In the end, I’m actually not sure that the father would have toned down his performance had the boys been around, as he didn’t seem to realise the effect he was having on the boys until talking to them at home. So, perhaps it’s all a moot point, really.



    Not a moot point, Vili…another interesting idea of yours is the way in which film can allow an audience to see things they otherwise would not have seen.

    “…suddenly allowed a glimpse into a social setting that they could not otherwise have witnessed”

    is really part of the magic of film and the fearsomeness of it. I am thinking of the ladies fainting when a locomotive appeared first in film on screen.

    I am also thinking of genocide films I have seen, and love stories, and adventures and science fiction.



    it’s been a little while since Ive seen it but Ozu’s remake ‘Good Morning’ omits the cinema scene – it seems to replace it with the children instead watching Sumo on TV, with no adults aound – a subtle criticism of TV being a more limited art form than cinema? I am a little curious about Ozu’s choices in the later film (which is also wonderful).

    but to go back to the original topic, it does seem that Ozu was making a very sophisticated point, many years ahead of other film makers. but on a more basic plt basis, I think Vili is right – the use of film means the father was mugging in a way he would never have done in front of his family, thus allowing the boys a look into the future world of adult humiliation. and the fact that the film allows the characters accept this in the end makes it all the more sad.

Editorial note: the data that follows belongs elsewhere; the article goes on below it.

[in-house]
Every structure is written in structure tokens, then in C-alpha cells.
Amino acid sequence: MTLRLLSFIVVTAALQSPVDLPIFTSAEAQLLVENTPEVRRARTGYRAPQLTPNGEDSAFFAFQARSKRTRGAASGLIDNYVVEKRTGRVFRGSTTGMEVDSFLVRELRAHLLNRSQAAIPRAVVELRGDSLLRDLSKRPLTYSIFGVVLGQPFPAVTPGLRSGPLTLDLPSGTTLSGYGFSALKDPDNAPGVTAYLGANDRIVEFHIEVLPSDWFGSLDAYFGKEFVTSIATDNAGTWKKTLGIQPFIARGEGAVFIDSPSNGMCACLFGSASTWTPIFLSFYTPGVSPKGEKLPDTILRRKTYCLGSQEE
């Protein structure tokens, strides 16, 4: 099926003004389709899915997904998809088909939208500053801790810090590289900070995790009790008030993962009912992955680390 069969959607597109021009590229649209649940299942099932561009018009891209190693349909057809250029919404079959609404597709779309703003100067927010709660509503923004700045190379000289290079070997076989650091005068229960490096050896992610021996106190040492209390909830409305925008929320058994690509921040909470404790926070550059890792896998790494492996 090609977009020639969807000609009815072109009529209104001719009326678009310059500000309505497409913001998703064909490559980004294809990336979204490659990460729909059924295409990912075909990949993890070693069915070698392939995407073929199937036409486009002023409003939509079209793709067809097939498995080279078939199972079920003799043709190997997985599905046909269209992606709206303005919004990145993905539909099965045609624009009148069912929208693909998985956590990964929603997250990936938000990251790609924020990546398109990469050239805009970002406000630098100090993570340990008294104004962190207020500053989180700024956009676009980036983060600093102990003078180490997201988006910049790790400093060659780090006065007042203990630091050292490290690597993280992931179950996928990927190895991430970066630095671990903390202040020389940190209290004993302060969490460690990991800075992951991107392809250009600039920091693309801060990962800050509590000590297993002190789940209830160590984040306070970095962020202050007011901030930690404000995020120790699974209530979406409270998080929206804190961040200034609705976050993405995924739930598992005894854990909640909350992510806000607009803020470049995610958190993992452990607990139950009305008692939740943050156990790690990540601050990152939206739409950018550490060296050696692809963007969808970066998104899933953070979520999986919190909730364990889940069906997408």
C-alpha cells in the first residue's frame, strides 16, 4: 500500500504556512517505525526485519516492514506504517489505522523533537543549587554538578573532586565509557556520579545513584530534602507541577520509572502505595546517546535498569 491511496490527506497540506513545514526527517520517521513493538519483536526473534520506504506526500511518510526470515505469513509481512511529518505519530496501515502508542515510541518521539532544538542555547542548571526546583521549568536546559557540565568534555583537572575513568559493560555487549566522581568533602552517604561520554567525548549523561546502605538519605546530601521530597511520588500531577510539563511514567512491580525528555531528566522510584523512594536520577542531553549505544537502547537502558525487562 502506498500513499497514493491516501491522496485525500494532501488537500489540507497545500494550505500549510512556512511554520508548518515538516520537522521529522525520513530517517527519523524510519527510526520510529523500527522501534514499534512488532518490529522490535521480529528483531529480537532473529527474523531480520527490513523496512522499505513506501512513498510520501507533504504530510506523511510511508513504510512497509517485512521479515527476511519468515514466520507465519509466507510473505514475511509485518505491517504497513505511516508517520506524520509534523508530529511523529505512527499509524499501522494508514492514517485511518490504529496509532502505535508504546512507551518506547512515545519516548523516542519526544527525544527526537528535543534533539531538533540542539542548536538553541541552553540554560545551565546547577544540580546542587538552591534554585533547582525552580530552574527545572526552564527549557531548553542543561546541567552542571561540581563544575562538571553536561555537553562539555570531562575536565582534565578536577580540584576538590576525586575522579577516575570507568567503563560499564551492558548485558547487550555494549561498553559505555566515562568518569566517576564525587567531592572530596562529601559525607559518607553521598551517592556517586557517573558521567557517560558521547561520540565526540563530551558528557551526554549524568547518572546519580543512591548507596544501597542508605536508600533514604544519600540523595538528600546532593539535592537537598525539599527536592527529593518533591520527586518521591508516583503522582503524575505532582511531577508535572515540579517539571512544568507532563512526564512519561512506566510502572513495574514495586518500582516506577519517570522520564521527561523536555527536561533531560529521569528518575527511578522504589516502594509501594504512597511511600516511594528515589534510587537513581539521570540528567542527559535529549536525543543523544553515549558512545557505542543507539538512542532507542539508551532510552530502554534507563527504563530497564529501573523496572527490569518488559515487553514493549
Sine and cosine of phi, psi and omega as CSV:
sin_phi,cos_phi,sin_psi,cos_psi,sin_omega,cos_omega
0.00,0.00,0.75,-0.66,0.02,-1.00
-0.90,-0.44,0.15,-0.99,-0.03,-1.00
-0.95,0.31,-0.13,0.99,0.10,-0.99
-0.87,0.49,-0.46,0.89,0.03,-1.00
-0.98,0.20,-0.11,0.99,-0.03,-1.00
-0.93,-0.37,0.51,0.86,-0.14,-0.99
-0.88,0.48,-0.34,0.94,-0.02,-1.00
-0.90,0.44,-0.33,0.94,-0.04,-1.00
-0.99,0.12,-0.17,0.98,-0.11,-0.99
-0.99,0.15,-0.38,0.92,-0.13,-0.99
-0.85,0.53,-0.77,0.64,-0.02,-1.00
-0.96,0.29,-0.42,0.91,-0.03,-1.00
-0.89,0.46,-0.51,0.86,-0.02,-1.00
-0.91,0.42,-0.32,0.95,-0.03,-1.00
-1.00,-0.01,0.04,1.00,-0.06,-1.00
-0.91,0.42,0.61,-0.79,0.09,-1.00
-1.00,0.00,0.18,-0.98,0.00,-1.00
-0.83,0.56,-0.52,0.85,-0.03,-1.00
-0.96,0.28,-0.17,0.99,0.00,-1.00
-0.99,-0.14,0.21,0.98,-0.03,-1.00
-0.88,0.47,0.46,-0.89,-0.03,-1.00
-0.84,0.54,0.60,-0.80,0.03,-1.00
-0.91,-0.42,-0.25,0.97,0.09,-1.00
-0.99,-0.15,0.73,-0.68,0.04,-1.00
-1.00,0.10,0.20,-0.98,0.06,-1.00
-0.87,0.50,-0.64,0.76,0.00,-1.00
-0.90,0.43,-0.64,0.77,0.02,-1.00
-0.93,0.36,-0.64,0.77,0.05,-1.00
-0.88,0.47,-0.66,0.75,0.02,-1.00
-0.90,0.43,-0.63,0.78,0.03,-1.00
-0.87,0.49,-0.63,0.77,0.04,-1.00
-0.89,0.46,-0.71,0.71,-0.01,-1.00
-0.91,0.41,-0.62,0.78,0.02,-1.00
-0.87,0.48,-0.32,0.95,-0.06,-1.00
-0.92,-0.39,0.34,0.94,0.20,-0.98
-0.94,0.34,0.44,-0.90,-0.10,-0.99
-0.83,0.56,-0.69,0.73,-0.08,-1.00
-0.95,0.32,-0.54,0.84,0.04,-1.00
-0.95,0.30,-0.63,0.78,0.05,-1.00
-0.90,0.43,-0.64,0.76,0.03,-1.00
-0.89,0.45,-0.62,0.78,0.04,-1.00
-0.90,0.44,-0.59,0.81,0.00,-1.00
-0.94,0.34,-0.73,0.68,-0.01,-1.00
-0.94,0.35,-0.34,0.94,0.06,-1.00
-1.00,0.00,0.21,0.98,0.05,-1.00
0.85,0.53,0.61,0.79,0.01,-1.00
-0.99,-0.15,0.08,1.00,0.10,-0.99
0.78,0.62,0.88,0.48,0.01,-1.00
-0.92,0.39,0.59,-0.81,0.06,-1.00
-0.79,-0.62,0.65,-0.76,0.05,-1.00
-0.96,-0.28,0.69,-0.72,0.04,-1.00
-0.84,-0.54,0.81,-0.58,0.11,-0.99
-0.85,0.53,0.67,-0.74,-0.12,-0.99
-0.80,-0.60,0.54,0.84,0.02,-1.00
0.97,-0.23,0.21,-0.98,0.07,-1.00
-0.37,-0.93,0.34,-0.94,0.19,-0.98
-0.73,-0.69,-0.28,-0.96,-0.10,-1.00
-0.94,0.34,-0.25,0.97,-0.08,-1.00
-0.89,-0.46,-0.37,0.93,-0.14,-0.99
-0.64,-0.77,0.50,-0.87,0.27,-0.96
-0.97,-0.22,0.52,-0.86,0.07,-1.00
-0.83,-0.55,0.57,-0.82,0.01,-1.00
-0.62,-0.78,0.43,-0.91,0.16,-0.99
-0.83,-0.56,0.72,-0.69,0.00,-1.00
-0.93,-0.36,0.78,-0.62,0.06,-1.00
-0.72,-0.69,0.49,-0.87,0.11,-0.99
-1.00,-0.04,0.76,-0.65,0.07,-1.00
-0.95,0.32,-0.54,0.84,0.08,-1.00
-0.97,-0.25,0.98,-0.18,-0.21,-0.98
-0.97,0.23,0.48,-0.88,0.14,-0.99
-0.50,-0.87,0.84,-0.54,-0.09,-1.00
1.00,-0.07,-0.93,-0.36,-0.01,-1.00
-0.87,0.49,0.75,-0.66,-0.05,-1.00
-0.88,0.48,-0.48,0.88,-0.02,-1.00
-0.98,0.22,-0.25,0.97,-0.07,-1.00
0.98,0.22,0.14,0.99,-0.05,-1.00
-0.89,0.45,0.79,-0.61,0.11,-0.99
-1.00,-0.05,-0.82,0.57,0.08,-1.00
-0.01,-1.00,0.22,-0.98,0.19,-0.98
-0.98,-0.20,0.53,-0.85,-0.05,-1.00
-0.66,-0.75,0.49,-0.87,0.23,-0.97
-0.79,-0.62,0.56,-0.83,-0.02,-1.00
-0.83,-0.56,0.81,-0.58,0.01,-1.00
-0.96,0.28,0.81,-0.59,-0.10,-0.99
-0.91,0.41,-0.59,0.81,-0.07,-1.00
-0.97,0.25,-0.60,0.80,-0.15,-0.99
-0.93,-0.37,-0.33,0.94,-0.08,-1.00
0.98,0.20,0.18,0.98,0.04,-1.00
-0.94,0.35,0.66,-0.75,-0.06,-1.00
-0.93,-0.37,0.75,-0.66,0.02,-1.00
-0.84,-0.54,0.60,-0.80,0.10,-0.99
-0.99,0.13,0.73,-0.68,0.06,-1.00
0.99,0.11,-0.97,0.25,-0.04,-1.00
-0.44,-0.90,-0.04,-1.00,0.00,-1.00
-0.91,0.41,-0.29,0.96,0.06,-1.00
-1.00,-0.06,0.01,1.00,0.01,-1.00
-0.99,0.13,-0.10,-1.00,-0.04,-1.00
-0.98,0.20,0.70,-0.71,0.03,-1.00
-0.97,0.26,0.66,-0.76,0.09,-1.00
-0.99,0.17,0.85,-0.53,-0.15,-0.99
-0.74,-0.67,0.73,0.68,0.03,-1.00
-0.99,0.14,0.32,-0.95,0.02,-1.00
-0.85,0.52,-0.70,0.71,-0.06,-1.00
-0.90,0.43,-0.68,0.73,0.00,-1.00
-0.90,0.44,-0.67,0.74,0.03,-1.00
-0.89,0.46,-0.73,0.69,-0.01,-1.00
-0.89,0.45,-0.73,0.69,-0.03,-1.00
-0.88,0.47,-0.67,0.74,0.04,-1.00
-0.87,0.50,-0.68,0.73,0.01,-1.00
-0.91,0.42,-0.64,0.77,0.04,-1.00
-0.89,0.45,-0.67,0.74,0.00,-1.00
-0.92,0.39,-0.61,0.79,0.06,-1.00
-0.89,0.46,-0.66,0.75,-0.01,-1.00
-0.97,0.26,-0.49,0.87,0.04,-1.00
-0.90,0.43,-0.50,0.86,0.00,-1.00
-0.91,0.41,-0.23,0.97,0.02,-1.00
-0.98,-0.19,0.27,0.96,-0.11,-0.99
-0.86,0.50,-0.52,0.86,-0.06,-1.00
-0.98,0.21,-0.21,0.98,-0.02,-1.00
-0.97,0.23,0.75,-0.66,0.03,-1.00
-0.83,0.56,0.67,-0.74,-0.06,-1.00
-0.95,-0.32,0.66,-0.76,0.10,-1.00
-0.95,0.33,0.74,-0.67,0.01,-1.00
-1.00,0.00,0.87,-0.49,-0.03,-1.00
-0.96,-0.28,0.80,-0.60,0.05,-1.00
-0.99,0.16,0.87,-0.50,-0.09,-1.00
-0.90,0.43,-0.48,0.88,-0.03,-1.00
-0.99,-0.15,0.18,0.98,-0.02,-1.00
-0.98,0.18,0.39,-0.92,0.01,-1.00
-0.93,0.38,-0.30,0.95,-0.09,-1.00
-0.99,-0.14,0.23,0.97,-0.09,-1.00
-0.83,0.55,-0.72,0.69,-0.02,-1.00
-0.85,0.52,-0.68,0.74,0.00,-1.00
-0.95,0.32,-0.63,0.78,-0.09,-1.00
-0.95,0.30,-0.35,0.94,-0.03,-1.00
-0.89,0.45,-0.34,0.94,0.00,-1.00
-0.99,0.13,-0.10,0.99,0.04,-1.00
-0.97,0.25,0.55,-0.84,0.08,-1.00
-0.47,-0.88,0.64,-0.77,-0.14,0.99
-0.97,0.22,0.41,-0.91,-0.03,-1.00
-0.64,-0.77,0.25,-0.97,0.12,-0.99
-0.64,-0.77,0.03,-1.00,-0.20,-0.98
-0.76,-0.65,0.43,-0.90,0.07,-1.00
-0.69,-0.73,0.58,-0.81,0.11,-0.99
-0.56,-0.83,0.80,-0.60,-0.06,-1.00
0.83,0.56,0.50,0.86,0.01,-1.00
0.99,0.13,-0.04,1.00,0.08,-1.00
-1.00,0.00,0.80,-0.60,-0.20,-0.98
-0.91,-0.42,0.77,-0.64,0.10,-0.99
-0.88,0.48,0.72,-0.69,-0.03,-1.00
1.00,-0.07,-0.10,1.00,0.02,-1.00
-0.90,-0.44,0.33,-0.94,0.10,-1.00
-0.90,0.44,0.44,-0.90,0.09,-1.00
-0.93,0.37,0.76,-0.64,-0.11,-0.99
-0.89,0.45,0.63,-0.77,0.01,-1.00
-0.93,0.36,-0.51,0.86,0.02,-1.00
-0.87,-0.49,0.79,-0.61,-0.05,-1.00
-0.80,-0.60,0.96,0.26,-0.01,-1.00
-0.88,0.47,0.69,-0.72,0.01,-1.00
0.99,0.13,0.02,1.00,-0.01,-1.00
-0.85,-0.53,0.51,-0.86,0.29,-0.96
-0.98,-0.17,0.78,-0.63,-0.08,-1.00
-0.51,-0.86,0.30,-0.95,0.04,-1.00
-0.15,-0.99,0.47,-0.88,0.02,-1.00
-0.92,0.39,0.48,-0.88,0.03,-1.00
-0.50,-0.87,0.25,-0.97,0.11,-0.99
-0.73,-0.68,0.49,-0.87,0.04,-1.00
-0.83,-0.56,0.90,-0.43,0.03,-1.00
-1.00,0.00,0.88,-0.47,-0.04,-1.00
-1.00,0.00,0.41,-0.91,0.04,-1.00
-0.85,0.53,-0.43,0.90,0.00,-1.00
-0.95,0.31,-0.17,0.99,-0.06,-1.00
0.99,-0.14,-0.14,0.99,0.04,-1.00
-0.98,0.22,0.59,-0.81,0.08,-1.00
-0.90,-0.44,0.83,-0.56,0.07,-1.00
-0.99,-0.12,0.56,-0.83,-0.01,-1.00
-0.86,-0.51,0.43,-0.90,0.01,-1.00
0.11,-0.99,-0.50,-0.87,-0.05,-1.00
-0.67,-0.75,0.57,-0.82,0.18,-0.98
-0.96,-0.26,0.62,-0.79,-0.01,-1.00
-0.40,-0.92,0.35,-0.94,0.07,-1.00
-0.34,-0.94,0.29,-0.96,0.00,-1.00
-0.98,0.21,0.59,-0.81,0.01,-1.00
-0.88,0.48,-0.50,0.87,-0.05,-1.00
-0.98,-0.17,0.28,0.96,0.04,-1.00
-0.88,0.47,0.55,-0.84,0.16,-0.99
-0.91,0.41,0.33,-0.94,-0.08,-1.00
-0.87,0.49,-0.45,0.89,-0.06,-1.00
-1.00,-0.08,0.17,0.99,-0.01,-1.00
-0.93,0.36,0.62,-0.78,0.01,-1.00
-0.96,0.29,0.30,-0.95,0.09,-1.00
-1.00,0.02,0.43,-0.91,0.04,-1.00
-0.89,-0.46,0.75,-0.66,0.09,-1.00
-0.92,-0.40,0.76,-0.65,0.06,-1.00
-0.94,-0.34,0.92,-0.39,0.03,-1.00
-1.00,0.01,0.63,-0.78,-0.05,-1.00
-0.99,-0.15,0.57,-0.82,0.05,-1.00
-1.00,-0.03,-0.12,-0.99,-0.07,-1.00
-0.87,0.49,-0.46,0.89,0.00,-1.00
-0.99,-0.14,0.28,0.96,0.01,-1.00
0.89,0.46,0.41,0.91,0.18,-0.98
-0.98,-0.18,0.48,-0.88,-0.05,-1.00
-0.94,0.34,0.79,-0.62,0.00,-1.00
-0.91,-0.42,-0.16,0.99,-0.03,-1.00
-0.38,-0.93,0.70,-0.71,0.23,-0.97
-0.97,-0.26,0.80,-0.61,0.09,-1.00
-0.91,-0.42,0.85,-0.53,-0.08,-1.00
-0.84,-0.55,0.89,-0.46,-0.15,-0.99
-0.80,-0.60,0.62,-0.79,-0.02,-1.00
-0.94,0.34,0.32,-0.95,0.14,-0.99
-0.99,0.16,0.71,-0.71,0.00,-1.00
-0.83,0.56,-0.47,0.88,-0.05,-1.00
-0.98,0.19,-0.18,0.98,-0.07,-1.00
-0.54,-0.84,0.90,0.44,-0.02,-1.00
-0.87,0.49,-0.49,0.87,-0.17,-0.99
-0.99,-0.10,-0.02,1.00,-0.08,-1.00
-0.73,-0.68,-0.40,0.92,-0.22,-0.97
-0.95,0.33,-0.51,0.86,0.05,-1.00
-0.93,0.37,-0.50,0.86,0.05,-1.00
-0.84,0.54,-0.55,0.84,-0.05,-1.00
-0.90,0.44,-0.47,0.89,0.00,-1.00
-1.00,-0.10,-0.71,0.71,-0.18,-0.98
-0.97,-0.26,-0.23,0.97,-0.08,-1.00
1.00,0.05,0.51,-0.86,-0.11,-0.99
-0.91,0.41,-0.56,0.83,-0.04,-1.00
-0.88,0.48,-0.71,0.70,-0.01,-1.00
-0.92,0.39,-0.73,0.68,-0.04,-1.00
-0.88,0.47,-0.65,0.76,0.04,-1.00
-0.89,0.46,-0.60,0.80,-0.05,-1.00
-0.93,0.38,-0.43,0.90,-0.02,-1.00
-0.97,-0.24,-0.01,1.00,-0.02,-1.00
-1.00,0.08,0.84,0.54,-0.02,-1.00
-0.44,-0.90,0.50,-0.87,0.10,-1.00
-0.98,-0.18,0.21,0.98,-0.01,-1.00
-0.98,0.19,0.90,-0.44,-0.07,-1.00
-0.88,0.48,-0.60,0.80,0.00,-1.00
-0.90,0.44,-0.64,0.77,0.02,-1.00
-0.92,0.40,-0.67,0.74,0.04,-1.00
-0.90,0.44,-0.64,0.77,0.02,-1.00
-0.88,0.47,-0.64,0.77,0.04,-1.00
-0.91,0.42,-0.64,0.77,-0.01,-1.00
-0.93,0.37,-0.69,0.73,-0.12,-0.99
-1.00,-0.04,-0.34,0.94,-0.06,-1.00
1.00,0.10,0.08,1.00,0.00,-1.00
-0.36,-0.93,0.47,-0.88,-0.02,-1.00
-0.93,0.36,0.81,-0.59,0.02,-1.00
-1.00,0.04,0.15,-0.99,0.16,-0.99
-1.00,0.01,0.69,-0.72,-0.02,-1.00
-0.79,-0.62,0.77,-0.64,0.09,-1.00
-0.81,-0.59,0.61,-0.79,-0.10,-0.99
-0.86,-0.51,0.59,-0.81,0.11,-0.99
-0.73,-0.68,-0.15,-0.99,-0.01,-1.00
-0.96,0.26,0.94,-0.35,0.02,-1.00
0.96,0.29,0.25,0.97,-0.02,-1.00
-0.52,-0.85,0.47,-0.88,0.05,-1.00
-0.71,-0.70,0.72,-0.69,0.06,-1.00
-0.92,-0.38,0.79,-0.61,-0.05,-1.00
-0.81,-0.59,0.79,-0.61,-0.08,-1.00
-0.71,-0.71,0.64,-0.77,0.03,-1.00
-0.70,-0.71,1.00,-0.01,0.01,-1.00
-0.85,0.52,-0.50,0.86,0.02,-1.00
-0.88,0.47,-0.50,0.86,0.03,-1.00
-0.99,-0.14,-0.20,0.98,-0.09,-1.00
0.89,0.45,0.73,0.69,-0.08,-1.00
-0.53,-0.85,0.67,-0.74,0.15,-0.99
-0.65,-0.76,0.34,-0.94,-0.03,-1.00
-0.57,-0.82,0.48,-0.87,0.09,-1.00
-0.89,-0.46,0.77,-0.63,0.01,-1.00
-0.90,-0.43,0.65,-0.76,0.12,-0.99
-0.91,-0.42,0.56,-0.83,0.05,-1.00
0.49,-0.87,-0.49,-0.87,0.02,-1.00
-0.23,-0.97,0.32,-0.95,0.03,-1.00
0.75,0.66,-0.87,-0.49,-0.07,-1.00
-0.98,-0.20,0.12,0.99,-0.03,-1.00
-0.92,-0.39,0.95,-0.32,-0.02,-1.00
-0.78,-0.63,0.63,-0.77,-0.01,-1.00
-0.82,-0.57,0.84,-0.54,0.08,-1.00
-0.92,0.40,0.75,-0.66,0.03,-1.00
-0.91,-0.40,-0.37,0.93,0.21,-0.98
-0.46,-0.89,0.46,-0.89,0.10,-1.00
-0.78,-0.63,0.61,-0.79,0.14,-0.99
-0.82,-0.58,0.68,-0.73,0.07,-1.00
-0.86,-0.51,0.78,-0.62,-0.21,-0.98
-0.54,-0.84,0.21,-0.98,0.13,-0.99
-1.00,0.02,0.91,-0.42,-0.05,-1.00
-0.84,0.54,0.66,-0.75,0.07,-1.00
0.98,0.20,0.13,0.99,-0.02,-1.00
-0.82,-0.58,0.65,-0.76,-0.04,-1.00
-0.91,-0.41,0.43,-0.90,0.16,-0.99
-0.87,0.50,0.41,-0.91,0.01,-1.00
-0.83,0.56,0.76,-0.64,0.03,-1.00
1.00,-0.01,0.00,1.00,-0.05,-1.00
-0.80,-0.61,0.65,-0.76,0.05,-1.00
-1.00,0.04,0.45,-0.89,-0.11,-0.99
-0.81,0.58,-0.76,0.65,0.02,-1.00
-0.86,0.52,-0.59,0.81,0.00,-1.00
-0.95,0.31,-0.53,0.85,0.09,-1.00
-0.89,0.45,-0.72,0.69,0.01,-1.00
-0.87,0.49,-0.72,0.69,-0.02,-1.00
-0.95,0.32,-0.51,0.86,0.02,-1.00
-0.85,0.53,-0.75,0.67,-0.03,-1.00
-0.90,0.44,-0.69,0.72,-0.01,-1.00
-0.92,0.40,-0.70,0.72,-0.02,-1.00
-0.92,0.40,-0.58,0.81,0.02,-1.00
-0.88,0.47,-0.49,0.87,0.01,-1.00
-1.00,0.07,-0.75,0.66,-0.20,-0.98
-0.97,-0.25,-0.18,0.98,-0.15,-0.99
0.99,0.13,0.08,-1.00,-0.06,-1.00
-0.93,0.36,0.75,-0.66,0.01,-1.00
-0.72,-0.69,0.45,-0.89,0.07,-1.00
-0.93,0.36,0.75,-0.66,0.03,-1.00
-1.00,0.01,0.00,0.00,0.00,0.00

Trying to catch up here, since once Netflix receives my copy of I Was Born, But…, they’ll ship Sanshiro Sugata.

    My reaction was different from everyone else’s. Didn’t the father say he wasn’t aware that his antics had been filmed? So in that respect, this wasn’t a contrast between the way he would act “in real life” and on film — it was more a contrast between the way he acts at work, or in front of his boss, and the way he acts at home, or in front of his children.

    I didn’t find what he was filmed doing to be that humiliating. He was being deliberately silly for his boss’ (and co-worker’s?) amusement. Who’s to say this isn’t part of his personality? The other kids’ reaction was positive — “Your dad’s funny”. I would take that as a compliment. I found his sons’ response puzzling.

    The fact that the father buys into the boys’ humiliation may have as much to do with the extremity of their reaction as his true feelings about what he’d done.

    It was also interesting that the camera caught some behavior that Taro’s father would rather it not have, or which he’d forgotten had been filmed, and for which he received some pointedly dirty looks from his wife.